I have just installed a b&q split unit air conditioner.
I have connected the condensate drain (using overflow pipe) into a
rainwater drain, to stop the water on the floor outside.
any reason why I shouldn't do this - do I need a trap/air break or
should I just let it flow onto the ground ?
Personally, I'd make sure that the tube enters the drainpipe at a
point a good foot below the air conditioner if at all possible.
I suspect that the condensate drain pipe is merely connected to a tray
under the conderser and has no anti return mechanism and could flood
if you get heavy rainfall.
You could bet it drain on the floor but these things can produce quite
a flow of water in humid conditions.
Stick a small plastic box on the bottom to catch the water..
put a small aquarium pump in the box and pump the water over the condenser
This saves electricity and makes the unit more efficient.
I am surprised it doesn't do this already... it does claim to be A for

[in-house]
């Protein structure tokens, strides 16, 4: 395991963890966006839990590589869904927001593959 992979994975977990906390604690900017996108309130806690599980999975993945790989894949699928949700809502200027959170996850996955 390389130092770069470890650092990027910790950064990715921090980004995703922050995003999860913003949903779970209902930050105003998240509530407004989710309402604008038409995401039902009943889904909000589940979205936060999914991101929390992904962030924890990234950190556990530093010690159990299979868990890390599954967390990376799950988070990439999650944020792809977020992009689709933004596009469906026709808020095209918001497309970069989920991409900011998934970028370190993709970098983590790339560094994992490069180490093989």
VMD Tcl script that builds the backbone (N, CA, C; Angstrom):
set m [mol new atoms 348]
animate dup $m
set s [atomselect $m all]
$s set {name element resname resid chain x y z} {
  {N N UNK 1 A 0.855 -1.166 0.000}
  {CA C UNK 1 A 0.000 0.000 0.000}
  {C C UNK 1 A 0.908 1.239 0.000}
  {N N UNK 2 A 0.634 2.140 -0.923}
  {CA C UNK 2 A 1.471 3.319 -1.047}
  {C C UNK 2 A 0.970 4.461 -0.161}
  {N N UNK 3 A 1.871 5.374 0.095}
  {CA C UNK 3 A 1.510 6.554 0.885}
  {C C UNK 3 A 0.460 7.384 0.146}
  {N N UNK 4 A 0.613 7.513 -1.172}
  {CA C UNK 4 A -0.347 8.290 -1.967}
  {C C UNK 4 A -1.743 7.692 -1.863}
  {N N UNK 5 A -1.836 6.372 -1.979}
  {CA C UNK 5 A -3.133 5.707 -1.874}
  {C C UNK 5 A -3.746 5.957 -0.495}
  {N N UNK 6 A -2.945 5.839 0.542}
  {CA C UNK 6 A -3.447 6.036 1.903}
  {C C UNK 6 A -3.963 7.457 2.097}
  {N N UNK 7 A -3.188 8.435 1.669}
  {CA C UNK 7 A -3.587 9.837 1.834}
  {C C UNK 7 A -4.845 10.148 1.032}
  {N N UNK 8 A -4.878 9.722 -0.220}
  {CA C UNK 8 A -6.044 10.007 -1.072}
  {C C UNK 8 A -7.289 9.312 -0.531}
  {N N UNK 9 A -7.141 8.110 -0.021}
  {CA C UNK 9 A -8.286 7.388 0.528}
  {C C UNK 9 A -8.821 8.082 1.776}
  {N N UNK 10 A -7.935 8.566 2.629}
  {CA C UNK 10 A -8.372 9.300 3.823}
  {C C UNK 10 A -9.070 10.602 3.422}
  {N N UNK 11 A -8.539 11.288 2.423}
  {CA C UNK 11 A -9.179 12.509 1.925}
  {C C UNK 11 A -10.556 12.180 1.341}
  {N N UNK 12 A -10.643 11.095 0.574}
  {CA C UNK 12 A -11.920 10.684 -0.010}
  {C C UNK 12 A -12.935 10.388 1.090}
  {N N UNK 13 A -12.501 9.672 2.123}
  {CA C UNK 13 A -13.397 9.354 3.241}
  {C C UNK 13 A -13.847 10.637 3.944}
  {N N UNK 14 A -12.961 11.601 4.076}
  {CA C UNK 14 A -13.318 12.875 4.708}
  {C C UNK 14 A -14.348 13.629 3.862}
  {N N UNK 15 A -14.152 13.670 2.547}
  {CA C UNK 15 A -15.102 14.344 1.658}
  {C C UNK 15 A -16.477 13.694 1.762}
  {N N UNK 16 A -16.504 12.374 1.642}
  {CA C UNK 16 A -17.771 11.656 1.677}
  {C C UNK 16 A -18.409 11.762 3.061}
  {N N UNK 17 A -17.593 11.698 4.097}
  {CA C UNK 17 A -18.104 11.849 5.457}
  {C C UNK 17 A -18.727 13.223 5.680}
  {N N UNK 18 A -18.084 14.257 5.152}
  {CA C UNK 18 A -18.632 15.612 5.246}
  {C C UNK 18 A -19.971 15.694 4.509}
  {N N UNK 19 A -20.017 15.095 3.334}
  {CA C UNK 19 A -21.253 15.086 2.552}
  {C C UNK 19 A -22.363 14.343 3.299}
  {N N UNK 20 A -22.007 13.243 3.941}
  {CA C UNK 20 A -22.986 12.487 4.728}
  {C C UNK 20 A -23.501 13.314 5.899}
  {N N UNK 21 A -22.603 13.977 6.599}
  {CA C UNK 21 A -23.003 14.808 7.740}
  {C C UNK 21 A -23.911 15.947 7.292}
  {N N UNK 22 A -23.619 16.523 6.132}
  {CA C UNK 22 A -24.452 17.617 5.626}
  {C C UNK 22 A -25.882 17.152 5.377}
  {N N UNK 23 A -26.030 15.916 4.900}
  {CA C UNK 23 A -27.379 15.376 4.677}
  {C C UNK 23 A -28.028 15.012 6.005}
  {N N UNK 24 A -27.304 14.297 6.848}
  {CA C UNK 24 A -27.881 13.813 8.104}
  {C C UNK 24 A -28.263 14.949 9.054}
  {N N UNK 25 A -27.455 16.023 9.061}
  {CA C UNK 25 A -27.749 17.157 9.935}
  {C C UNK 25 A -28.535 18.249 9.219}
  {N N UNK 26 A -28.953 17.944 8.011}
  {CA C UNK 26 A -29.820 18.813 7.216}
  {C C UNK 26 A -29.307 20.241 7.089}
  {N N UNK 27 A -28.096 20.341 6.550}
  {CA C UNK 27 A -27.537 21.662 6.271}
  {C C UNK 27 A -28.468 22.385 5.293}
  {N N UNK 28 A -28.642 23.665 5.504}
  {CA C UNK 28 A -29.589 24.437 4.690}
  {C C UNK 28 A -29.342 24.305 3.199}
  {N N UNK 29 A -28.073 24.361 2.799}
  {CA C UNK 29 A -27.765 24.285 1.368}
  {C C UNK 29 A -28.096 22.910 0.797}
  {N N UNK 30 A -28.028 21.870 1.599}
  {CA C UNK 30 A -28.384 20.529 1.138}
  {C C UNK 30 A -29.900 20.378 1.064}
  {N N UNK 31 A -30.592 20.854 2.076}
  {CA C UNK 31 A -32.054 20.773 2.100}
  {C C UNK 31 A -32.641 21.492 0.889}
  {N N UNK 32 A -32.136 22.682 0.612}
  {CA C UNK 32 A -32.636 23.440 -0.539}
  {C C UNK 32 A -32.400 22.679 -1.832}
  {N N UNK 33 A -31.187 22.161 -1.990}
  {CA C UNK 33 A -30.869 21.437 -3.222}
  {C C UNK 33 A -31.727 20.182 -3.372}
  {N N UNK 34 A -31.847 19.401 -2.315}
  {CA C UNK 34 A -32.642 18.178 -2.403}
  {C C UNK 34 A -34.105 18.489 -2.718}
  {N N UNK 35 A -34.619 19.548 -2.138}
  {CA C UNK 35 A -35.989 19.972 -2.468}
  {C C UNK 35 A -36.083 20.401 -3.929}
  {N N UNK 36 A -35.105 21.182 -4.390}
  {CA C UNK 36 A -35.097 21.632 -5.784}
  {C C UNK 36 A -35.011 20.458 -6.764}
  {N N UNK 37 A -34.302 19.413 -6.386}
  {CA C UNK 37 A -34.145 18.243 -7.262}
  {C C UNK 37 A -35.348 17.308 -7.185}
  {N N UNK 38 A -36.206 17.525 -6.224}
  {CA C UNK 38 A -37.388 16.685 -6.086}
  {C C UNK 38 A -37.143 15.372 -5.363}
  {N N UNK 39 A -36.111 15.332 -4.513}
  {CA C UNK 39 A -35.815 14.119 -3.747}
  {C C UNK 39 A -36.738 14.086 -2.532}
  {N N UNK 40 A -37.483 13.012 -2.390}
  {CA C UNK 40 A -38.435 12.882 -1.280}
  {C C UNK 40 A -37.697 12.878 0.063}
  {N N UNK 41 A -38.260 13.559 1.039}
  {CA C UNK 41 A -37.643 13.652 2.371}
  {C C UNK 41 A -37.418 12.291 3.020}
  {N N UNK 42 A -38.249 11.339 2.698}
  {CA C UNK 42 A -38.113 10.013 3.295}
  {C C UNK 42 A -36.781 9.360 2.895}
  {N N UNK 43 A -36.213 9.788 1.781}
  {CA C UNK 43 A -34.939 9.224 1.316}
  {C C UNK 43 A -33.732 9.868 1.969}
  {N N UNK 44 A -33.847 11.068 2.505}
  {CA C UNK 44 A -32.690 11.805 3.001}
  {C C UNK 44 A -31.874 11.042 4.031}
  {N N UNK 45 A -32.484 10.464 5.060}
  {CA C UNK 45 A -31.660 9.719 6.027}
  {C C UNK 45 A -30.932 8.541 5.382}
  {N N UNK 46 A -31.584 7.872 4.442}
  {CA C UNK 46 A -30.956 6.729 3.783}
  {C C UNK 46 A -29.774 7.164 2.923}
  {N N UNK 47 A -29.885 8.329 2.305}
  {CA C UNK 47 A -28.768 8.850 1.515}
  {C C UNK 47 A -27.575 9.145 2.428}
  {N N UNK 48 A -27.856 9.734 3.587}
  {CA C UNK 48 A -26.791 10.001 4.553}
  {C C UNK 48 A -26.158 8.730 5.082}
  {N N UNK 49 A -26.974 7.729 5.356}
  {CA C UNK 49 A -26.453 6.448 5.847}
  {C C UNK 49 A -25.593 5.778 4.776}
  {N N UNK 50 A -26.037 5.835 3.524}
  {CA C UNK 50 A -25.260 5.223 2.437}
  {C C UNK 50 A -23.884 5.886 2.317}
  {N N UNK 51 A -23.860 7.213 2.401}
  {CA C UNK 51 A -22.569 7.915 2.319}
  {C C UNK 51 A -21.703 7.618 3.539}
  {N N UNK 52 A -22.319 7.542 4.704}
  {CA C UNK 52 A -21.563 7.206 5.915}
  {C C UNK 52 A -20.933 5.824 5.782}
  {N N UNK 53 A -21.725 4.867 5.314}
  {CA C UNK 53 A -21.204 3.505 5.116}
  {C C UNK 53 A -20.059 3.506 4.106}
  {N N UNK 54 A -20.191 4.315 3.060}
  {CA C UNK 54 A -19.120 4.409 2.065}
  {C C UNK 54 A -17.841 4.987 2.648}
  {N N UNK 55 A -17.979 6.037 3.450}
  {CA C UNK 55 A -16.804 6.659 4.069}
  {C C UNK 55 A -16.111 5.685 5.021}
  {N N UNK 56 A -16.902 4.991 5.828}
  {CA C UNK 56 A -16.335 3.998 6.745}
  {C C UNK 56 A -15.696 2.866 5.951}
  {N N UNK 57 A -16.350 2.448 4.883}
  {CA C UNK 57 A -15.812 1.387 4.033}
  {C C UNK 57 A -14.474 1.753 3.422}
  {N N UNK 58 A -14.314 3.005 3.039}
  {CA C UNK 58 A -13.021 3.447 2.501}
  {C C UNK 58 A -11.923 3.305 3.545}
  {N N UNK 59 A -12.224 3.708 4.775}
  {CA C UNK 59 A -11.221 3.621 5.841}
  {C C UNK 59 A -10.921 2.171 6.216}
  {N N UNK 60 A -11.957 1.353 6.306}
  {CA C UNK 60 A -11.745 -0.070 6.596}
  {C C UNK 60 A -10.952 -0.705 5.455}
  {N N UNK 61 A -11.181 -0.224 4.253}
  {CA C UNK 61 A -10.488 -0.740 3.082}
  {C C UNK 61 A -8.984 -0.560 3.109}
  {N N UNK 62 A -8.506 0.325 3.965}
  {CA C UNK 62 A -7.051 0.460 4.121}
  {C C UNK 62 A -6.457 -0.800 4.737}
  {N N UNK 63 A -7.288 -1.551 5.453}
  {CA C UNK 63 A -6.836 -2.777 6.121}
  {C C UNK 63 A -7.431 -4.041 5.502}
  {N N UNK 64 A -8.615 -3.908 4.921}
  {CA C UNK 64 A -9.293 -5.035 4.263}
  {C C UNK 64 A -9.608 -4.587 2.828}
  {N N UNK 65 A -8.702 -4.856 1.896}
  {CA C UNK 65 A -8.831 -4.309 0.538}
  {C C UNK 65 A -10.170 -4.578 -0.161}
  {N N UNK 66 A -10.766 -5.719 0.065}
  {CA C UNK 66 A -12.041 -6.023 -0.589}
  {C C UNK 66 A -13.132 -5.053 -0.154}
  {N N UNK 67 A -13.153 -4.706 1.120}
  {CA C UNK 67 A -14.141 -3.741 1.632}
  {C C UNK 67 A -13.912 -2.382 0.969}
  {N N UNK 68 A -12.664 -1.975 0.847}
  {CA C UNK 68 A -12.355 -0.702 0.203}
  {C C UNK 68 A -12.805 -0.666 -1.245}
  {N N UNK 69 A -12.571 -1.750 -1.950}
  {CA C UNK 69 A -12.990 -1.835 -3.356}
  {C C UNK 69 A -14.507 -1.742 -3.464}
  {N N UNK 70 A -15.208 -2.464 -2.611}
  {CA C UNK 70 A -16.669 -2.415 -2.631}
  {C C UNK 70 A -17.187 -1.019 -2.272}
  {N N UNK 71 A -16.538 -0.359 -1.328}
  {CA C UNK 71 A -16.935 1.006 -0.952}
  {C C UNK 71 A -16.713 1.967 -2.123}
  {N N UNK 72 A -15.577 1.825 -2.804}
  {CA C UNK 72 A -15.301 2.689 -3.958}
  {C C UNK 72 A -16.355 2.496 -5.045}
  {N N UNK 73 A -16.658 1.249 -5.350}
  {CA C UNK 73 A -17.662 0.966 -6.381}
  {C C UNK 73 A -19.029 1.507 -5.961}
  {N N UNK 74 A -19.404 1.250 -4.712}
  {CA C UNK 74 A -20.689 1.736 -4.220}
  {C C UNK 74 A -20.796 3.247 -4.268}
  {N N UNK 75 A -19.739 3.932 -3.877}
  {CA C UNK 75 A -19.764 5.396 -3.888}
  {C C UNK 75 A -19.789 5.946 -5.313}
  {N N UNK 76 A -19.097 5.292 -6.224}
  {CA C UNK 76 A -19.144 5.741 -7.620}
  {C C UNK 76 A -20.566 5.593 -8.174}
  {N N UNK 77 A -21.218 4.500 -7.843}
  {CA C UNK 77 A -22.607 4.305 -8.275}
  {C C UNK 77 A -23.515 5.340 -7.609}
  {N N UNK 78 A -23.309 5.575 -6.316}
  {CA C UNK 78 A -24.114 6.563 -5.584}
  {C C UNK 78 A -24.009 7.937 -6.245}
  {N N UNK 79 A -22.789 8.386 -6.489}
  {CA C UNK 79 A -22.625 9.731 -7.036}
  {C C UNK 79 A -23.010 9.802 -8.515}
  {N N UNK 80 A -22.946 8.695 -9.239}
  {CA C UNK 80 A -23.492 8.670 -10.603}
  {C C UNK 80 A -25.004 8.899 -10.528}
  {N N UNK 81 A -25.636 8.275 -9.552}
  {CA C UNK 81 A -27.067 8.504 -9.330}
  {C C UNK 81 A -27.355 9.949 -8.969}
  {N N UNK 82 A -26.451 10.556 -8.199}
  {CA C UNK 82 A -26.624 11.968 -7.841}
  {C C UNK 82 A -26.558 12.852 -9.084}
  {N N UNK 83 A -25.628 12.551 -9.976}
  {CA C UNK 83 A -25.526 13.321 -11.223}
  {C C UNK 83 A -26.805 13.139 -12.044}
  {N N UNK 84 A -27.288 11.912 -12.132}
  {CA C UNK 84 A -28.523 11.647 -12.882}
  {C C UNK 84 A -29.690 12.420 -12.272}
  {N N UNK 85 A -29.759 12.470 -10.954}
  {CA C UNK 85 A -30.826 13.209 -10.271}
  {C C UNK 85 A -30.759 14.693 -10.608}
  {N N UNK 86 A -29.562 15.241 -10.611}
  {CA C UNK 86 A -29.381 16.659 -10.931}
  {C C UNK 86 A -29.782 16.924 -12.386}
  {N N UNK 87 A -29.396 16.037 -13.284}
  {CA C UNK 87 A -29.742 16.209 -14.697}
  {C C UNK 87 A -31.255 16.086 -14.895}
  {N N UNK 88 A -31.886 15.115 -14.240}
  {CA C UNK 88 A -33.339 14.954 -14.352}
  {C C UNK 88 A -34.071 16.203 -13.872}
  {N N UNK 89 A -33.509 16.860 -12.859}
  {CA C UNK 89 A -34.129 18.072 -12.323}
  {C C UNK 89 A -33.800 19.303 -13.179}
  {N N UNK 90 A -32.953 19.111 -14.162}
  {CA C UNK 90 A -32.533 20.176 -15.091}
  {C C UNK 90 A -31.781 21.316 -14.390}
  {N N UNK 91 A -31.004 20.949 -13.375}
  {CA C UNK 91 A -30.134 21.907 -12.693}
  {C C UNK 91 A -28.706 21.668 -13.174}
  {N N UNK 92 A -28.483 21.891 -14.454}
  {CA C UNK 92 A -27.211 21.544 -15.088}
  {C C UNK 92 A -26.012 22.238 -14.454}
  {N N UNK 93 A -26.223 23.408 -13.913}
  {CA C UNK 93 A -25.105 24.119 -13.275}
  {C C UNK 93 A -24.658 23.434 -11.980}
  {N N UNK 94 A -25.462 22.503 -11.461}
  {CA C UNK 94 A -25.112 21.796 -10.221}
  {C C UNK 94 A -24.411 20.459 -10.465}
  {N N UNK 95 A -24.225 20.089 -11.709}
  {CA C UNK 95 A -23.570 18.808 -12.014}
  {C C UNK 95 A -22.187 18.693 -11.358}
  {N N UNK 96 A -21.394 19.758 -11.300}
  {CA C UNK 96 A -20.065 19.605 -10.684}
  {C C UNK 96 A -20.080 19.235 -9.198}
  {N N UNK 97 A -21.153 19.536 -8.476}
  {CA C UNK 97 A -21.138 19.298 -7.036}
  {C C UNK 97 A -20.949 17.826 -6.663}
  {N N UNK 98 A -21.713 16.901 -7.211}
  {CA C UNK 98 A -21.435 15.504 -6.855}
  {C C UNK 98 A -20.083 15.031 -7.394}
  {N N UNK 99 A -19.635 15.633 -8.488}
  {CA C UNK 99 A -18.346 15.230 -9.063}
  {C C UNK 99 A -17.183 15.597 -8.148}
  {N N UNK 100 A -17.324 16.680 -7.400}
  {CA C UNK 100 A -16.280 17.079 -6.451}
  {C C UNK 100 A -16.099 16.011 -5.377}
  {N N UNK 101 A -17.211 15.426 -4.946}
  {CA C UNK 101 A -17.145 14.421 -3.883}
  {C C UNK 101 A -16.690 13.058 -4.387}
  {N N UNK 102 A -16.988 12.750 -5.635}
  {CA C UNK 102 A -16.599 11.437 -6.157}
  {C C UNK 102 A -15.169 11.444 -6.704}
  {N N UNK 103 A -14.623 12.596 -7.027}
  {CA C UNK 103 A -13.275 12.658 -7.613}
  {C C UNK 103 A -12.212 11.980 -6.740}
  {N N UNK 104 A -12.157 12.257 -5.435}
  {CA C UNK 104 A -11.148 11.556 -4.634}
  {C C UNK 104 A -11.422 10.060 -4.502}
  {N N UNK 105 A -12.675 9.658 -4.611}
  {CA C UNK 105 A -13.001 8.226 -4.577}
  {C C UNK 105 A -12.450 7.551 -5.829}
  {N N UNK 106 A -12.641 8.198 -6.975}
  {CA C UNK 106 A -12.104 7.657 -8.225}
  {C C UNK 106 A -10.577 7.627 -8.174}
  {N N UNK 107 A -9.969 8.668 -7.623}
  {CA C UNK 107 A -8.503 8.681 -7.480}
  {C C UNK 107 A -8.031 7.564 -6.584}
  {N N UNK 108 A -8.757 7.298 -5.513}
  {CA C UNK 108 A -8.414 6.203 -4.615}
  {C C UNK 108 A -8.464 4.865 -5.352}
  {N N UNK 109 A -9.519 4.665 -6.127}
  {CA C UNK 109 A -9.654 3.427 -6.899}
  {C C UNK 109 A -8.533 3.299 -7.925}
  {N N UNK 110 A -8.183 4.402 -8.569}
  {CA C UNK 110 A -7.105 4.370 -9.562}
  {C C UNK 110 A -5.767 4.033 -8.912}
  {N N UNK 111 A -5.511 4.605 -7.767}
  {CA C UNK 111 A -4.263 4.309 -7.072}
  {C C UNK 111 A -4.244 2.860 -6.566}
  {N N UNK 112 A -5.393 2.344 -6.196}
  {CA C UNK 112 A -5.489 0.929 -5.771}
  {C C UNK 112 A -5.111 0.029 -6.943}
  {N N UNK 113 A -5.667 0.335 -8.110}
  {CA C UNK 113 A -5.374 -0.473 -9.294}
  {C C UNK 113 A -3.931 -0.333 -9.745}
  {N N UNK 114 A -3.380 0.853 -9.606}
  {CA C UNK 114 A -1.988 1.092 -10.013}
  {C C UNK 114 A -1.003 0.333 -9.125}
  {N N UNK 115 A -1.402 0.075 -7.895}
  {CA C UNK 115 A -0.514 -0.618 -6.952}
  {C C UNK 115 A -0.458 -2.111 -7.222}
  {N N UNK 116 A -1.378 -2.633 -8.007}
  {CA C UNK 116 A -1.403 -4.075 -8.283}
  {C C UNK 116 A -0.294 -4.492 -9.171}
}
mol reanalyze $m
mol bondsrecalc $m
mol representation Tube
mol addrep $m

You can collect the condensate and use it in your iron to keep it clean.
Yes, but it's a major cause of the demise of air-cooled water chillers,
probably after 5 or 6 years life, outside the warranty, so the makers
don't care. Quality coils have copper tubes expanded into copper fins &
then tinned. They're expensive, so ali fins are a cheap substitute. I
have little experience of DX split systems, but the same theory
Not a problem with quality coils. Not many purchasers would read the
specification, all would read the price tag.
They're designed to a price & designed to sell. They sell.
I asked about this on a refrigeration forum and it didn't get the
Still if the AC is a heat pump type the outdoor unit will be able to
cope with condensate too, and have provision for collecting and
draining it making the above easier to try out.
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